Part of me is saddened by the possible realization that there indeed Plenty of RPGs but that Plenty aren't being played. Plenty are probably purchased but I wonder how often they are being brought to the table instead of tried and true games like Dungeons and Dragons, Pathfinder, and a few others.
In response, and to some up this post, go play an RPG you haven't played before. Run one you've never run. Pass on to your fellow gamers the word that Plenty of games exist and as such we should each give Plenty of them a chance.
You may not find any you like more than the one(s) you are currently playing. On the other hand you may find...Plenty.
Saturday, August 17, 2019
One is the loneliest number.
If there can be only One, it should be One in a million. One singular sensation.
Most of all, the One that you want.
Let's go with the old, 'If you were stuck on a desert island with only One RPG, what would you want it to be'? Basically, if you could only play One game for the rest of your life, what is that game?
First, GAAHH! ARRGH! The PAIN!
One game?! It's hard for me to picture myself not going bonkers with access to only One game. My personal opinion and outlook on the hobby is that each RPG should support a setting, genre, or style of play and therefore no one game can be the perfect game for every situation.
It's not that I don't believe in the idea of generic or multi-genre systems. I have certainly run Hero System for more than Champions and used systems for subjects they weren't specifically designed for. At the same time, my preference is that the mechanics fit the game and the game the mechanics. I don't like it when my fluff and crunch feel like two separate things that aren't meshing together.
Still, if I only have One RPG at my disposal, shouldn't it be a game that can do a variety of genres and setting decently well?
By my own logic and reasoning, I would choose One game that could do many things or at least most of the many things I would want to use it for. In other words, if I were stuck with but a single system, I would want it to be a system that could run Star Trek, Star Wars, other Spacefaring Sci-Fi, Superheroes, and maybe Giant Robots. So...some variant of the Interlock System by R. Talsorian Games? Mekton perhaps or Teenagers from Outer Space?
The other approach to this is to choose One's favorite game. If I am only able to play One RPG, why not have it be the RPG I love the most. Well friends and fans, that ain't so easy when you're Adam 'Barking Alien' Dickstein.
I love Pork Ramen, especially if it's spicy, but I can't eat it every day. Nor could I eat Tacos every day and damn if they aren't a favorite as well. I'm just not wired that way. I want, nay need, variety.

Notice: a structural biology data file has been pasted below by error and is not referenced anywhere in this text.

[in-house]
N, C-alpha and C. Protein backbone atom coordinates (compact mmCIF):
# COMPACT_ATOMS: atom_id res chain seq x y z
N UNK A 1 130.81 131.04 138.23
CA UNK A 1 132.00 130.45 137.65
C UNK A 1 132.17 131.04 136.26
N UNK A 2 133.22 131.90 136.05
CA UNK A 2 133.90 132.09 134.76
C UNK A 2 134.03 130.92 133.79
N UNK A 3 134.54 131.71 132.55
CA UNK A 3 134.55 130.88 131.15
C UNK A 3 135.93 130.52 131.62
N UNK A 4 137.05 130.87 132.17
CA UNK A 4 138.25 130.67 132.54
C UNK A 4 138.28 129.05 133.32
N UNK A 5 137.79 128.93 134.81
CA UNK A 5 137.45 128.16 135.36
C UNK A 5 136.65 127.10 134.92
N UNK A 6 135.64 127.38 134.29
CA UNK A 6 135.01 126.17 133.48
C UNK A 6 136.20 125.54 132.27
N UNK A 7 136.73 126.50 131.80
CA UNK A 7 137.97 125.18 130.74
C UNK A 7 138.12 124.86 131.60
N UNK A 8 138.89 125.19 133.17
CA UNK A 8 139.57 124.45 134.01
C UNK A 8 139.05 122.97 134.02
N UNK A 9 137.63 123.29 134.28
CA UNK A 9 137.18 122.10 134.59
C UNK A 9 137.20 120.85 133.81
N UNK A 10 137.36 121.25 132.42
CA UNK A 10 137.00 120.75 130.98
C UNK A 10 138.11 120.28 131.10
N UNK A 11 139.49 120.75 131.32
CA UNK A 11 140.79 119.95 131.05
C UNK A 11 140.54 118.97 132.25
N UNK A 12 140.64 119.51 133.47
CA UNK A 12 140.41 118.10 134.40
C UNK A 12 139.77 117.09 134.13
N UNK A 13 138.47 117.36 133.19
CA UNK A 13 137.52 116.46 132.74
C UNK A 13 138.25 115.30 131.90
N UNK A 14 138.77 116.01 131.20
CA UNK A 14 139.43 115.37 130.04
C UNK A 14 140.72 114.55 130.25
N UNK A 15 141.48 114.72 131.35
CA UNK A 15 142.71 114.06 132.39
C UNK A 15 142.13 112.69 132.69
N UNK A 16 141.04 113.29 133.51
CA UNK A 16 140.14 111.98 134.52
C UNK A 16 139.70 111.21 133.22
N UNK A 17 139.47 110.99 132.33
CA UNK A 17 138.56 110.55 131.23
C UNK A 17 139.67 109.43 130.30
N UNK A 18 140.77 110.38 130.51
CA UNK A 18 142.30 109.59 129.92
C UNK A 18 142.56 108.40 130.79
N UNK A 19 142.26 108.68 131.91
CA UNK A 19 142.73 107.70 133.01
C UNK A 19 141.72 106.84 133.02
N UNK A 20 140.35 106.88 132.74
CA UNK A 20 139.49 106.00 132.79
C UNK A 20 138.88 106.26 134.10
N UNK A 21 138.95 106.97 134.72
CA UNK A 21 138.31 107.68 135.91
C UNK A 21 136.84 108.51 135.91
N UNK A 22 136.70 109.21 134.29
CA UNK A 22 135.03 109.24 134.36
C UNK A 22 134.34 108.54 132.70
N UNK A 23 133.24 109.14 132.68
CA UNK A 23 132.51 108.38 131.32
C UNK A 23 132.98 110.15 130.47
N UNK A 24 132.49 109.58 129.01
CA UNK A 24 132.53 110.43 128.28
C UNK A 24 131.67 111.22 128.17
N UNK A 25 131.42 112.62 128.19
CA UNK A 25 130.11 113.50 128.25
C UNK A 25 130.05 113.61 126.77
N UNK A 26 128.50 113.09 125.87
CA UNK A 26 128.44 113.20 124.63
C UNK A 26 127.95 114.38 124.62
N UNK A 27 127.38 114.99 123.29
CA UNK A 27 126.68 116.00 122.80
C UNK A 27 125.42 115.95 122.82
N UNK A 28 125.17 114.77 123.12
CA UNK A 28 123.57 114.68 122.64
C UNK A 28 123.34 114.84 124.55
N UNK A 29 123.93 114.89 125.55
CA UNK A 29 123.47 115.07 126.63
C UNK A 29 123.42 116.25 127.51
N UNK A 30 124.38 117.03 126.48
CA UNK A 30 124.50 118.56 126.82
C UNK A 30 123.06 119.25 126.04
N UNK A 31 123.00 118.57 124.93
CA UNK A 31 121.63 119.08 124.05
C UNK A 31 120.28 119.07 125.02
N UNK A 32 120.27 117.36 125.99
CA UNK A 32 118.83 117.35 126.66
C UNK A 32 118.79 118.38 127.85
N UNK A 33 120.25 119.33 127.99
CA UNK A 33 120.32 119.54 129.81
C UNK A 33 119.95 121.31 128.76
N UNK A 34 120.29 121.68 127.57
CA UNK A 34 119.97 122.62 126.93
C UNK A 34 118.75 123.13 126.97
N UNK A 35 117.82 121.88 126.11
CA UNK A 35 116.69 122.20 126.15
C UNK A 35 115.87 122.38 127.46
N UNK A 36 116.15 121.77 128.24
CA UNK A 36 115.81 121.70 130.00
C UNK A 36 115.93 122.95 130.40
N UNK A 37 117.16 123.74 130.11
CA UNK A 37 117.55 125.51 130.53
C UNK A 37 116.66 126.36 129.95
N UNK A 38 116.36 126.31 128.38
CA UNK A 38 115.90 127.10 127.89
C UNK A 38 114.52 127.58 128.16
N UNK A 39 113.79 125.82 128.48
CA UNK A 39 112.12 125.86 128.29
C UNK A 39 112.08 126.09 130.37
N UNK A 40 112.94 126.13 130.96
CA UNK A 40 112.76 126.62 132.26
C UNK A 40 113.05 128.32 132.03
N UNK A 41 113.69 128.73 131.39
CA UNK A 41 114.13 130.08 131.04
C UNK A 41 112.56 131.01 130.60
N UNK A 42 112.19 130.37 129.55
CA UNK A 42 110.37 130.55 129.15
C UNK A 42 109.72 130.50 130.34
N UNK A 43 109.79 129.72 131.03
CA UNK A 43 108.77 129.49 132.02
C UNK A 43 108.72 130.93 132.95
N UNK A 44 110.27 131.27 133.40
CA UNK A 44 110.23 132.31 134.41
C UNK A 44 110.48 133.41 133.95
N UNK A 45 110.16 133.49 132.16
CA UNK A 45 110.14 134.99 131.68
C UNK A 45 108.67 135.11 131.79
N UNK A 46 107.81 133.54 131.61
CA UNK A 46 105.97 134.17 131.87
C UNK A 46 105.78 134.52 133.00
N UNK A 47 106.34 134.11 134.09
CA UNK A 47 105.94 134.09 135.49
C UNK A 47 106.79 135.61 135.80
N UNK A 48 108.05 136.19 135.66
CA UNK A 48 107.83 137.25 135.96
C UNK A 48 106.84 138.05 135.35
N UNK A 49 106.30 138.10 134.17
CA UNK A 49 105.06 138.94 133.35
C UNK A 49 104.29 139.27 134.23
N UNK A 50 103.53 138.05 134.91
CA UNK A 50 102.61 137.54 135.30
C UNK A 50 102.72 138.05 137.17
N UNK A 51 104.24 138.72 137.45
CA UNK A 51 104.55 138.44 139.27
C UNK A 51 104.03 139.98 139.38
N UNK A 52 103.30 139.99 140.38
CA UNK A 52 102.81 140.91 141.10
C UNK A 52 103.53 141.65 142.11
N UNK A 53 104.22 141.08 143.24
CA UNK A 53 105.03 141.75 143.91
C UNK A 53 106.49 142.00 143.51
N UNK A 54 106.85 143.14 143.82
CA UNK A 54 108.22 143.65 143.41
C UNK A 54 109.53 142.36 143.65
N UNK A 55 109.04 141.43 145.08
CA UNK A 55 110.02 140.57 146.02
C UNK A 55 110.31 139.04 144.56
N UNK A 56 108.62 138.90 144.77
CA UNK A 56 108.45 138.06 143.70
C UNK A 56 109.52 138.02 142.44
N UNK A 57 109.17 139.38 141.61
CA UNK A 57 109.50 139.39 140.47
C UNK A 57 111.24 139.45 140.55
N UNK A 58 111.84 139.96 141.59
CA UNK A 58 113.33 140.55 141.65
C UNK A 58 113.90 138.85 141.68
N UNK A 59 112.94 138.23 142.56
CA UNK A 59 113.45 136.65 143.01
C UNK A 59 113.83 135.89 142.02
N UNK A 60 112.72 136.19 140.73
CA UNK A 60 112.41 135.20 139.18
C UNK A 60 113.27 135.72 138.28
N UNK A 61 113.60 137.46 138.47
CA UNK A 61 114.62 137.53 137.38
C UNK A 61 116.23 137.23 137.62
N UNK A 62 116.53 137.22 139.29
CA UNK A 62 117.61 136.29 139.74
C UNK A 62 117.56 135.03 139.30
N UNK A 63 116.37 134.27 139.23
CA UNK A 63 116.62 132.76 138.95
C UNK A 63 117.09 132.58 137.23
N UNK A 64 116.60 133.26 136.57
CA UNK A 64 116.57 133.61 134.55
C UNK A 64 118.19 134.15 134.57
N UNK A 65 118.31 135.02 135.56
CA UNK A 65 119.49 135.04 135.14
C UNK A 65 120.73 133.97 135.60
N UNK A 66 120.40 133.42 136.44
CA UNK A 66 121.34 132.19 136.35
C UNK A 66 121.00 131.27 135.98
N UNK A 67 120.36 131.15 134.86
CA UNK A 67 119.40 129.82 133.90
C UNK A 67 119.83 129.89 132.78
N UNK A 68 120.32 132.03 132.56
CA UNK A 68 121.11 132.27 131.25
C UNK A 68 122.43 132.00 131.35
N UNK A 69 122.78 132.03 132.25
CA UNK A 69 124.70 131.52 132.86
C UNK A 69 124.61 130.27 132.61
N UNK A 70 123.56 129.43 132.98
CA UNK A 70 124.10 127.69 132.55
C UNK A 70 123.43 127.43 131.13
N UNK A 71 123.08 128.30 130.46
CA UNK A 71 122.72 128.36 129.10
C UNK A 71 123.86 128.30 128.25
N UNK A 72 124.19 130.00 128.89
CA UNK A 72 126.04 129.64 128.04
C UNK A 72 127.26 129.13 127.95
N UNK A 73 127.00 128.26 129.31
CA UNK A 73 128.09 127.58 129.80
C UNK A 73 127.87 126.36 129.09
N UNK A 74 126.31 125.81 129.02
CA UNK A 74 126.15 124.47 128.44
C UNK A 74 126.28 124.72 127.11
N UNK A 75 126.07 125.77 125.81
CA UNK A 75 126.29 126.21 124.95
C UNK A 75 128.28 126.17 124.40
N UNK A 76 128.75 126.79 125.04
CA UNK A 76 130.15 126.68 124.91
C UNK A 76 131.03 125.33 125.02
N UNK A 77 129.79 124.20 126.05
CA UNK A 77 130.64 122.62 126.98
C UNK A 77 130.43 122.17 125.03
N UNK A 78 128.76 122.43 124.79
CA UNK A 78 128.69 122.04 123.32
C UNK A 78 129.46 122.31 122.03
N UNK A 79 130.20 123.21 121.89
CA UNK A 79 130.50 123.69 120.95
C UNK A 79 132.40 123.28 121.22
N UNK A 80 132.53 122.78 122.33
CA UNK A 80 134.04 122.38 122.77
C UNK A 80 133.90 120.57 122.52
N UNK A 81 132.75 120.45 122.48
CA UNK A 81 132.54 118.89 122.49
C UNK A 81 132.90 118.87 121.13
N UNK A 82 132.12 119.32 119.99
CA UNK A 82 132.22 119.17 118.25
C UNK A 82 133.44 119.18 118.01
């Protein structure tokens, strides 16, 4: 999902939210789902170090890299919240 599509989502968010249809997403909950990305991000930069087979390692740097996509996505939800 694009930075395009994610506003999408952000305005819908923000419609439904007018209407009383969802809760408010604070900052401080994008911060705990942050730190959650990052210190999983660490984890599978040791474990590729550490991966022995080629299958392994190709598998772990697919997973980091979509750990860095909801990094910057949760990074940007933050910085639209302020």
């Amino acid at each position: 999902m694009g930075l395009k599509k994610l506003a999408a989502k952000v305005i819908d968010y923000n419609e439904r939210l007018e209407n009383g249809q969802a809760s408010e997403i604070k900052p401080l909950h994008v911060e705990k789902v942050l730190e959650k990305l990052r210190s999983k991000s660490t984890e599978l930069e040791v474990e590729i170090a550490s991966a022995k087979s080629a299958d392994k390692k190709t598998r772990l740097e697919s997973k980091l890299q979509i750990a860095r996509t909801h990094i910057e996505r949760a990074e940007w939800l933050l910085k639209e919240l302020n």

My favorite RPG at present is, well, ugh, that's another thing that makes this tough. I can't really decide. I am loving the Year Zero system variant I am using for my FRONTIER Sci-Fi campaign, but I am also having a blast with Modiphius Entertainment's Star Trek Adventures. Star Wars D6 by West End Games remains my all time fave rules wise of course, at least for the time being.
In the end, I can't really decide. One of these, One thing will lead to another, and I'll give it One more try.
Oh well. Another One bites the dust.
Friday, August 16, 2019
Seriously? This is what I was referring to in my last post. Dream is so broad, so generic, and just so over used a word that it isn't really all that interesting. It could be, even should be, but it's heard so often as to become banal even as it implies aspects of thought, hope, aspiration, and imagination.
I Dream that the word prompts get a little more exciting.
The only thing I can think of at this point for Dream is describing my Dream game.
You may have seen me tackle this before on my blog as the subject of one's Dream game has come up in the past, perhaps even several times. The thing of it is, one's Dream game can change and therefore it's worth considering again from time to time.
A Dream game can go as far as being truly a Dream, with unrealistic parameters and criteria that one could never achieve. For example, I could Dream up the perfect Star Trek campaign and include my late, much loved friend Allen, but that is a game that will never come to pass. Incidentally, I miss that guy something fierce.
Being more realistic in my Dreaming, what game would I run now, that I could run now, if I could run it?
Funny, I feel like I am currently running one of my Dream games.